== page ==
Their groundbreaking discovery involves the generation of incredibly fast pulses of light. Each pulse is made up of a single light particle called a photon.
A photon can be used as a bit of data in binary code, the basic language of computers. These bits – and the data they contain – can be transferred from one computer to another.
If an unauthorized party intercepts the message, the bits will be disturbed in a very detectable manner. The sender will therefore know that the message had been hacked and take steps to counteract the intrusion. (Related: How to protect your information and remain anonymous online.)
It is increasingly common to send data bits in the form of photons that travel through fiber optic cables at high speed. The problem is that each pulse is made up of millions of particles. The law of probability states that some of those photons could be intercepted without the sender noticing the hack.
A hacker that is able to intercept the data bits with part of the code might be able to bypass the encryption of secure data. It would be easy to access the remaining parts of the message and decode it.
Switching to single photon pulses will make data transmission absolutely secure. However, current technologies are unable to generate these particles at sufficient speed for the purpose of sending large amounts of data at high speeds.
This is where the researchers from the University of Sheffield (UoS) come in. They took advantage of the Purcell Effect to generate protons at a very high speed. They used a large, hollow crystal as the semiconductor chip. The cavity of the crystal serves as a housing for an even smaller crystal called a quantum dot. The researchers proceeded to bombard the quantum dot with a laser. The nanocrystal absorbs the energy of the laser light before releasing that energy as a photon.
Trapped within the cramped cavity of the semiconductor crystal, the laser light is only able to bounce off the walls of the crystal. The Purcell effect increases the photon emission rate by 50 times compared to the standard method.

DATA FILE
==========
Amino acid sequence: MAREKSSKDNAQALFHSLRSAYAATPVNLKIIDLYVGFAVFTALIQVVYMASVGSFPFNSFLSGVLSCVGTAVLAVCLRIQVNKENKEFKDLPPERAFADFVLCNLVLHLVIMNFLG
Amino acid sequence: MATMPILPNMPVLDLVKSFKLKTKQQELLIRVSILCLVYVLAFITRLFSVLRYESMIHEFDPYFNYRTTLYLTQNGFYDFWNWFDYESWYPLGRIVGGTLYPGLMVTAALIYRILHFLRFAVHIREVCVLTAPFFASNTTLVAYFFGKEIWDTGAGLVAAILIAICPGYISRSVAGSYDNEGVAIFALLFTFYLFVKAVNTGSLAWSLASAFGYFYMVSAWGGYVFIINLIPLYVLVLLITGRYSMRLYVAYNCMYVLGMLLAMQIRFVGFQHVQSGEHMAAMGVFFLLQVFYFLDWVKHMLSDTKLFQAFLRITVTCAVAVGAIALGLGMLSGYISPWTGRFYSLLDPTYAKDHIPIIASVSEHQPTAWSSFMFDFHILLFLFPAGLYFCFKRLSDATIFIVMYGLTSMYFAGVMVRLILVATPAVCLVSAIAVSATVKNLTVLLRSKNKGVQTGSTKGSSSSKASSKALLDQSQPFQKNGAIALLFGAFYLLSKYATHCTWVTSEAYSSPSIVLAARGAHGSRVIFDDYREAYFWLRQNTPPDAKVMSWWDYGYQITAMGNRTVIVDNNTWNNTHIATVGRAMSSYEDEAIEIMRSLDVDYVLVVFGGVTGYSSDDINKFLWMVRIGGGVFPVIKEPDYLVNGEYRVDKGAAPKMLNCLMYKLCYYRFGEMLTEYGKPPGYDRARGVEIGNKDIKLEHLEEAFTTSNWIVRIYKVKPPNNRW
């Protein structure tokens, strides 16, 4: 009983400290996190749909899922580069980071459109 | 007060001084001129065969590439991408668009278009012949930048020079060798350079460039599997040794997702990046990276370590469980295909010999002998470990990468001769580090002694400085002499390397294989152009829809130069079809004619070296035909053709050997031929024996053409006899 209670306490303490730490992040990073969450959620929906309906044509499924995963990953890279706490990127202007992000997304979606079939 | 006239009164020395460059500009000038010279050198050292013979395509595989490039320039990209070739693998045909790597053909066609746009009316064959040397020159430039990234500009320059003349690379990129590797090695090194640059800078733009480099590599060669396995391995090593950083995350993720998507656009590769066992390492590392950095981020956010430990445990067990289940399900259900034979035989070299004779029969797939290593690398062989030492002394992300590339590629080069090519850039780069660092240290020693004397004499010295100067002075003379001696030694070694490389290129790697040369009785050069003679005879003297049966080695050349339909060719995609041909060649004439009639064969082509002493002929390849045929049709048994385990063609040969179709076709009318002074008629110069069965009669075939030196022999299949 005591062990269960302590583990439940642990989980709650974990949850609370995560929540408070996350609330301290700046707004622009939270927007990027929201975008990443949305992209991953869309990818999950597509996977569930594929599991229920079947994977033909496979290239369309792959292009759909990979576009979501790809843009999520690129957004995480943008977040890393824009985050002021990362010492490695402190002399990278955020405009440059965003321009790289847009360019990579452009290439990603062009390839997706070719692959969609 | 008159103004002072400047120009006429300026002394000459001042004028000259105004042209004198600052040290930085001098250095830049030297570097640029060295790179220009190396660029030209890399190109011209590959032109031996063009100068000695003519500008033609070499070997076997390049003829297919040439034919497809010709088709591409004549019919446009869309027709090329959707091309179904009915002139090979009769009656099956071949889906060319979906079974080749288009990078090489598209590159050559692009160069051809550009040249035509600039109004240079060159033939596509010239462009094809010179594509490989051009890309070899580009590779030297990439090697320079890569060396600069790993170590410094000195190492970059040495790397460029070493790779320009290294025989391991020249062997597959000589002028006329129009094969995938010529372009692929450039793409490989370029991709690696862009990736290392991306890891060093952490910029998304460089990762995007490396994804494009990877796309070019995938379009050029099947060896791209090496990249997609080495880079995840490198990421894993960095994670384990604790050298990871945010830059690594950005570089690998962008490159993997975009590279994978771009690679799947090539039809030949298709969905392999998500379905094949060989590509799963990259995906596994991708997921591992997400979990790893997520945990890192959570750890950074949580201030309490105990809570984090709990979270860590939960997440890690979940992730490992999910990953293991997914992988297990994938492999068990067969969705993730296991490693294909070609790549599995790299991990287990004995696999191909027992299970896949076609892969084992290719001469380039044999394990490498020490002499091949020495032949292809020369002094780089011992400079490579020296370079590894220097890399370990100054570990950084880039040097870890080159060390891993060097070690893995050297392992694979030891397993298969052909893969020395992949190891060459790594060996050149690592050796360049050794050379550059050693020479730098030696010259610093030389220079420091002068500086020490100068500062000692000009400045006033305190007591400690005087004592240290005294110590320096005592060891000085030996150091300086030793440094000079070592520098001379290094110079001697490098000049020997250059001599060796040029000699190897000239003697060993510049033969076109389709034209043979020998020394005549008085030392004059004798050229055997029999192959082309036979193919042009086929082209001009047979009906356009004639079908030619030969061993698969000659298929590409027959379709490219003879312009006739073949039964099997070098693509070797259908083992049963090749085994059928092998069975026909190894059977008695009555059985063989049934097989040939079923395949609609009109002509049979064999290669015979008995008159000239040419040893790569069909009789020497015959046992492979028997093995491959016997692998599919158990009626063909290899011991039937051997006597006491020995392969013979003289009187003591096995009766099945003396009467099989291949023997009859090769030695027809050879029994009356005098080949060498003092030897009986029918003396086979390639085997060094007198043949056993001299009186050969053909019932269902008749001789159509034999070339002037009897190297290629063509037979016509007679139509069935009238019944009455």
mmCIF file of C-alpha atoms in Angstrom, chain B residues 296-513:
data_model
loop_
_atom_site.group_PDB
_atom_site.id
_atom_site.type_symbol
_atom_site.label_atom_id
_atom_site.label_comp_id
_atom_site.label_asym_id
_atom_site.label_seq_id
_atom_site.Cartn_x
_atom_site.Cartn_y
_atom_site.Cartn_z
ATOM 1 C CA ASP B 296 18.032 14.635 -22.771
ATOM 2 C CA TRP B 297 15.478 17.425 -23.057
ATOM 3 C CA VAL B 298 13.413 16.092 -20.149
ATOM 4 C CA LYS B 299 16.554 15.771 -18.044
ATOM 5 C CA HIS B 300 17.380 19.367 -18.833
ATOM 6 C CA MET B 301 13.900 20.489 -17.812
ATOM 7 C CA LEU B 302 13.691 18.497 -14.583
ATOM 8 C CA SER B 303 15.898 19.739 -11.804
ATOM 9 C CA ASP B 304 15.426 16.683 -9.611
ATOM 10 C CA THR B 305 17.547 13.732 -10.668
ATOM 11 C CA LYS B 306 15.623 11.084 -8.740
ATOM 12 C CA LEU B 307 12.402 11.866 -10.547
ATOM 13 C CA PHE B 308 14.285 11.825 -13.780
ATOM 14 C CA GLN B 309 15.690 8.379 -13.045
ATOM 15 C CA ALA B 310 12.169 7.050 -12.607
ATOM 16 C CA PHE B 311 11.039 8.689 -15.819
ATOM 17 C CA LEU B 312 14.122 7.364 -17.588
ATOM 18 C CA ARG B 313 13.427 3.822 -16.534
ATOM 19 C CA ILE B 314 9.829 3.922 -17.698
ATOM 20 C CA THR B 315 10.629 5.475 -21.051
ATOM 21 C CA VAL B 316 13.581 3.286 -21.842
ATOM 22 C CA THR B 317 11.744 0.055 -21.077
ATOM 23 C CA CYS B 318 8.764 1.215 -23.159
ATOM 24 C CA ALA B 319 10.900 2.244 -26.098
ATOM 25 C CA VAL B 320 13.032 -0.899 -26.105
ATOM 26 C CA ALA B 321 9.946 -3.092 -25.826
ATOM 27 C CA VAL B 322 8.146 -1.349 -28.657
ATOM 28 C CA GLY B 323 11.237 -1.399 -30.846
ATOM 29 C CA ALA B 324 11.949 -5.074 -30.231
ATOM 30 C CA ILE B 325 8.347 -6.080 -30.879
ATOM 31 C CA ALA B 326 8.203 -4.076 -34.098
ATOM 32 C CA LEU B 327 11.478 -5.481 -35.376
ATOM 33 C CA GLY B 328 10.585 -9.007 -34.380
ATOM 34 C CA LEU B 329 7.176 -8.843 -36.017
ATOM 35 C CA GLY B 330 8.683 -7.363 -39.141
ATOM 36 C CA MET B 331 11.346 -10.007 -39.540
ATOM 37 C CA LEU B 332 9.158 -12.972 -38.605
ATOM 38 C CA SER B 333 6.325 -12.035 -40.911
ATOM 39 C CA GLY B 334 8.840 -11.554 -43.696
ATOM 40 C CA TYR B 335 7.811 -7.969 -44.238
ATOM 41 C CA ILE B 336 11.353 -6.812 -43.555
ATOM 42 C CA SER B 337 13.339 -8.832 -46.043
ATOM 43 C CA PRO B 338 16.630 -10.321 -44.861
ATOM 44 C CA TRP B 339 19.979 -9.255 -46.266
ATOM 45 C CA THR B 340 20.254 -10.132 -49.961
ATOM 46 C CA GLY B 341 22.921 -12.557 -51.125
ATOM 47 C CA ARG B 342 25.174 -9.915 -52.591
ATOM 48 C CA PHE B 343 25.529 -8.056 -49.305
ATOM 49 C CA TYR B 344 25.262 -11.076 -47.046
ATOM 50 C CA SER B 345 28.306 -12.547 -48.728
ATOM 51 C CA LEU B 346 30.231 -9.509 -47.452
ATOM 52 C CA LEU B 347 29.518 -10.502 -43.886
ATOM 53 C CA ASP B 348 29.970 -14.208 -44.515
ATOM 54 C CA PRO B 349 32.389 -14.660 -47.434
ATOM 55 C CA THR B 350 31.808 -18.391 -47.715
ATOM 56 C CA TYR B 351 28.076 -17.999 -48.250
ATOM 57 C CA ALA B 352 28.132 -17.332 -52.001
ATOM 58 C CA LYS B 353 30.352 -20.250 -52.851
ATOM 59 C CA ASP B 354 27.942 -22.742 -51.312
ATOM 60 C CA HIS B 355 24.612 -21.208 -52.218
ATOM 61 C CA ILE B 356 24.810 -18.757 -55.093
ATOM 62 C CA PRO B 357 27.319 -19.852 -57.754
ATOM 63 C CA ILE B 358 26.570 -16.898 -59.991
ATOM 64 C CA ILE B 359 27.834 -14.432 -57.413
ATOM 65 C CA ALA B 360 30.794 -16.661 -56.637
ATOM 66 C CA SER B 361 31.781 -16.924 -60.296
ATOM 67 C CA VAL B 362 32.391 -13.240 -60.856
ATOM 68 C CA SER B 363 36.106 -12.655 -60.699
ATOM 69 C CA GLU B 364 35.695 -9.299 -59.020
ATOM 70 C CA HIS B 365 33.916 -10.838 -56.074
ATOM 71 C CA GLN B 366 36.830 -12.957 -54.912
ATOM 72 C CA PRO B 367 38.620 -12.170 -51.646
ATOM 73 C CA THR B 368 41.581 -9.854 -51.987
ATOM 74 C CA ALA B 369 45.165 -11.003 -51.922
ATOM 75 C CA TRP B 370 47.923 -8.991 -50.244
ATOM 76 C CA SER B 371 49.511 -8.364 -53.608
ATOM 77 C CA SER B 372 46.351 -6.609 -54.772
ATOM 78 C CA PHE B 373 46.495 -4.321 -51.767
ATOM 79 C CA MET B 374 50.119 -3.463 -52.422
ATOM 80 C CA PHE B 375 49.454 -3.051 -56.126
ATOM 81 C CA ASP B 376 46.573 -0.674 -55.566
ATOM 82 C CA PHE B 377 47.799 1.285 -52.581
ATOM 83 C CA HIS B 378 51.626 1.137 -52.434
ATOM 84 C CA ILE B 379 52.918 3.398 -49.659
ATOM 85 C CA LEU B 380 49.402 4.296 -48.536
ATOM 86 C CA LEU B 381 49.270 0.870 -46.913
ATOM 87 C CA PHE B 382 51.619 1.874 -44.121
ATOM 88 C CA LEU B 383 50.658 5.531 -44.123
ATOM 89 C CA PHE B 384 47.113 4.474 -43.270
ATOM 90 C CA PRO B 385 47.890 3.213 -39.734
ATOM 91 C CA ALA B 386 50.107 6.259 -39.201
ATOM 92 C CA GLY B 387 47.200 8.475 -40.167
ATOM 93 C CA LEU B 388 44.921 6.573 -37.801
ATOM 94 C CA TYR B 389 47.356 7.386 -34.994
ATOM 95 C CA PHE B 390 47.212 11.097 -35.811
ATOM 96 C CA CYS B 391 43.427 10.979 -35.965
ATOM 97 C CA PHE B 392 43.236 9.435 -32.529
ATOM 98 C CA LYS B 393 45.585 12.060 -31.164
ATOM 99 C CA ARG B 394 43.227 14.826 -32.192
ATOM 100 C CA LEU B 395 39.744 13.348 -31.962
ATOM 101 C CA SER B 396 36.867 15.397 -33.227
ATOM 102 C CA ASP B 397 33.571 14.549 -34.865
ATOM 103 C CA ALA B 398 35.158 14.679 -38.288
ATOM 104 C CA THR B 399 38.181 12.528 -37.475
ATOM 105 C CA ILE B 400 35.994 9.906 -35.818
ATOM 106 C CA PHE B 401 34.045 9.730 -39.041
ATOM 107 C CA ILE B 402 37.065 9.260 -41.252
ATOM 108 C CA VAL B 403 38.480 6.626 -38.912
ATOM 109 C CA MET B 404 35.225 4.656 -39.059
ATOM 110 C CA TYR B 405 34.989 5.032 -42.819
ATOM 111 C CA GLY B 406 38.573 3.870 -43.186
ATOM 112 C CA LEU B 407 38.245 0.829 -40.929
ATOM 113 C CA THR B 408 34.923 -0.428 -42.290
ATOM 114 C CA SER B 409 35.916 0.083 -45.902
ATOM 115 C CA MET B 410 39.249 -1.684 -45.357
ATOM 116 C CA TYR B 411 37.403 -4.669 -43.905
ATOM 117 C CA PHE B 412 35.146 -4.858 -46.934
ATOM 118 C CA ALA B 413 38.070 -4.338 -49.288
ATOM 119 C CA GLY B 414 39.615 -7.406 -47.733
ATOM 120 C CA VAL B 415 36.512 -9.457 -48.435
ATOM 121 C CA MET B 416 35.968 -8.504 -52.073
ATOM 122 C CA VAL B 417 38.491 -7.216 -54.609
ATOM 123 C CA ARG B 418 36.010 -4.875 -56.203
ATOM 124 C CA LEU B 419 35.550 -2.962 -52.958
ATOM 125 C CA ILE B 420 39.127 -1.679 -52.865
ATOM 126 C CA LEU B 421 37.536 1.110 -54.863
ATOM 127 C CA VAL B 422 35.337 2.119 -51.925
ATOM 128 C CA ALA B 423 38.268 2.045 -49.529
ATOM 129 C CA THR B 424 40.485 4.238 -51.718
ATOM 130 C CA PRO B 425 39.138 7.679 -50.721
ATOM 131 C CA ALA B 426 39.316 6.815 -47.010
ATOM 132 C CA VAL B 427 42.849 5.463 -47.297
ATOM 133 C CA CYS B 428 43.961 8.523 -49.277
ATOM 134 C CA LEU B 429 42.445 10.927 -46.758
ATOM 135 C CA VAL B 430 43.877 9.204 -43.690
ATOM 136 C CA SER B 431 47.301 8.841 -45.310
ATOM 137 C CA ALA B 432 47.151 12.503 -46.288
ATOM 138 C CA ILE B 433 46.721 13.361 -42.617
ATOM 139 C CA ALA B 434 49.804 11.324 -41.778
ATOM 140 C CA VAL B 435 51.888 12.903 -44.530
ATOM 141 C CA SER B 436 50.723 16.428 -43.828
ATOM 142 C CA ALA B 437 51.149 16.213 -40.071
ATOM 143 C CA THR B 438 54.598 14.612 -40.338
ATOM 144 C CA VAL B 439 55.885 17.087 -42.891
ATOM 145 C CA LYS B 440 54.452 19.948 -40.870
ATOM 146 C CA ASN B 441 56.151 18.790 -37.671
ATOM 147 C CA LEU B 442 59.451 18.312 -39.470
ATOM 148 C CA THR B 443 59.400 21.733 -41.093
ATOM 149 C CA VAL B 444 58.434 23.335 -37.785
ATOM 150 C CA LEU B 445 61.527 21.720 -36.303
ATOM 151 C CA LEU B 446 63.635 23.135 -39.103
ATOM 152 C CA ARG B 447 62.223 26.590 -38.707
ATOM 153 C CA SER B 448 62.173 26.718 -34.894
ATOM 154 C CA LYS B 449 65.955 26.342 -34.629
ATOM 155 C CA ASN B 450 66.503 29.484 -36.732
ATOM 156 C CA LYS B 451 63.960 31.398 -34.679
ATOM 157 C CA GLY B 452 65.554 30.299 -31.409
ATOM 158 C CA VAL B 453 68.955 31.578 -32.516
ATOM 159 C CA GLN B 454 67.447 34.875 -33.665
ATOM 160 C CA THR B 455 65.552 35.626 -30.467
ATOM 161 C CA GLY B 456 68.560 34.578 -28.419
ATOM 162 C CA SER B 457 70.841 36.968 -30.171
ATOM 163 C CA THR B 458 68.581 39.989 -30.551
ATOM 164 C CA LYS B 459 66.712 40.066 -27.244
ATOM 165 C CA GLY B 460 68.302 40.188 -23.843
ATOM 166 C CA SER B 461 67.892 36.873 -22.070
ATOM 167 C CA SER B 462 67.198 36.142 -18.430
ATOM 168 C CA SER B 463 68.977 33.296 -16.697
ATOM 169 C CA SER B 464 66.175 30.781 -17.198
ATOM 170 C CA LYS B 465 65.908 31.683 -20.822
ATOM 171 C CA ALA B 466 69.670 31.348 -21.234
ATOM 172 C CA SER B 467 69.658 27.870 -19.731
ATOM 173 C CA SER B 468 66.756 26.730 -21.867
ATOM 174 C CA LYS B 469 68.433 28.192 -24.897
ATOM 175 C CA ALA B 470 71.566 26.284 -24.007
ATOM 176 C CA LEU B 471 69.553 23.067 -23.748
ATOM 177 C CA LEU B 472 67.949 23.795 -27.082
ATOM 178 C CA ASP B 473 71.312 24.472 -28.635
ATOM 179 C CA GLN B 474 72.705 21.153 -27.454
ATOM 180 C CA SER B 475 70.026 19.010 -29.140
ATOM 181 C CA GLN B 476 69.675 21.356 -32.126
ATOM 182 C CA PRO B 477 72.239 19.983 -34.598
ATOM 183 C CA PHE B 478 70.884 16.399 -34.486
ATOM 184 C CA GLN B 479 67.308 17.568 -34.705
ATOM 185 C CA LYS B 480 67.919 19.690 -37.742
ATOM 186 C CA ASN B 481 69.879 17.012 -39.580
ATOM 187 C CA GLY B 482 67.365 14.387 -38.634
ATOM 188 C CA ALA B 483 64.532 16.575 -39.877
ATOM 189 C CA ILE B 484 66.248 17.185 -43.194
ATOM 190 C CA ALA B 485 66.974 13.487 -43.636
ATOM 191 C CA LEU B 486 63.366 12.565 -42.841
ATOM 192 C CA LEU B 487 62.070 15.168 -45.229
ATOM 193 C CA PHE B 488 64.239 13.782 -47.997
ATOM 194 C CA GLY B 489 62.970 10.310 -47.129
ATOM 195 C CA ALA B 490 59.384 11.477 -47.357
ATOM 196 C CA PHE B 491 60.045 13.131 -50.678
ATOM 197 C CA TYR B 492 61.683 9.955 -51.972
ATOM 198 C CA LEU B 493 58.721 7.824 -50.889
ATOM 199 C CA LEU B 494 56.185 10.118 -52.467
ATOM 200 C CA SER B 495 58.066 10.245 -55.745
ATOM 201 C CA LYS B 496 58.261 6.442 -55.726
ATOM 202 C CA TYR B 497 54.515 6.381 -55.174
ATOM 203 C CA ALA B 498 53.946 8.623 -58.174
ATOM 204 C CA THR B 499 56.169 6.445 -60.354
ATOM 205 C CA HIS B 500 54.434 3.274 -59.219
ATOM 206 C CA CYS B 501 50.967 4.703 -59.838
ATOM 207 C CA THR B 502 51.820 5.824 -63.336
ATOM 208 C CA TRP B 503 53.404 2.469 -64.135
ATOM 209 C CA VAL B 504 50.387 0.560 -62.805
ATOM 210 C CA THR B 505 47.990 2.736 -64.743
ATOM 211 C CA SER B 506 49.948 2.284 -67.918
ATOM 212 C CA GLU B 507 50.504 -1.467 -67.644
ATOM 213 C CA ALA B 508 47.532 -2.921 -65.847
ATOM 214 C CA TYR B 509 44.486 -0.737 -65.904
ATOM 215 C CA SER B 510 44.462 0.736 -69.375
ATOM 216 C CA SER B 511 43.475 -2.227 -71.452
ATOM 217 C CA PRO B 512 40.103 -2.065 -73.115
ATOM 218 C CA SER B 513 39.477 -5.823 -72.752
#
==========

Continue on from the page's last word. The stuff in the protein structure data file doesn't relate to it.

The drawback of this method is that the photons tasked with transporting the data might get mistaken for the laser light. However, the UoS researchers amended this by channeling these photons away from the cavity. While there are faster photon light pulses, this method has a significant advantage: The photons produced by the Purcell Effect are exactly the same. Such identical photons are vital for numerous applications in quantum computing.
"Using photons to transmit data enables us to use the fundamental laws of physics to guarantee security," explained Mark Fox, a UoS professor involved with the study. "It’s impossible to measure or ‘read’ the particle in any way without changing its properties. Interfering with it would therefore spoil the data and sound an alarm."
Fox added that his team were able to solve a long-standing puzzle that frustrated quantum physicists to no end. Their method is the first efficient means of using the Purcell Effect to ramp up the emission of photons, a method that could be used to make fiber optic telecommunications system.
If you are interested in reading more about new, quantum physics-enabled means of securing high-speed data transmissions, visit Computing.news.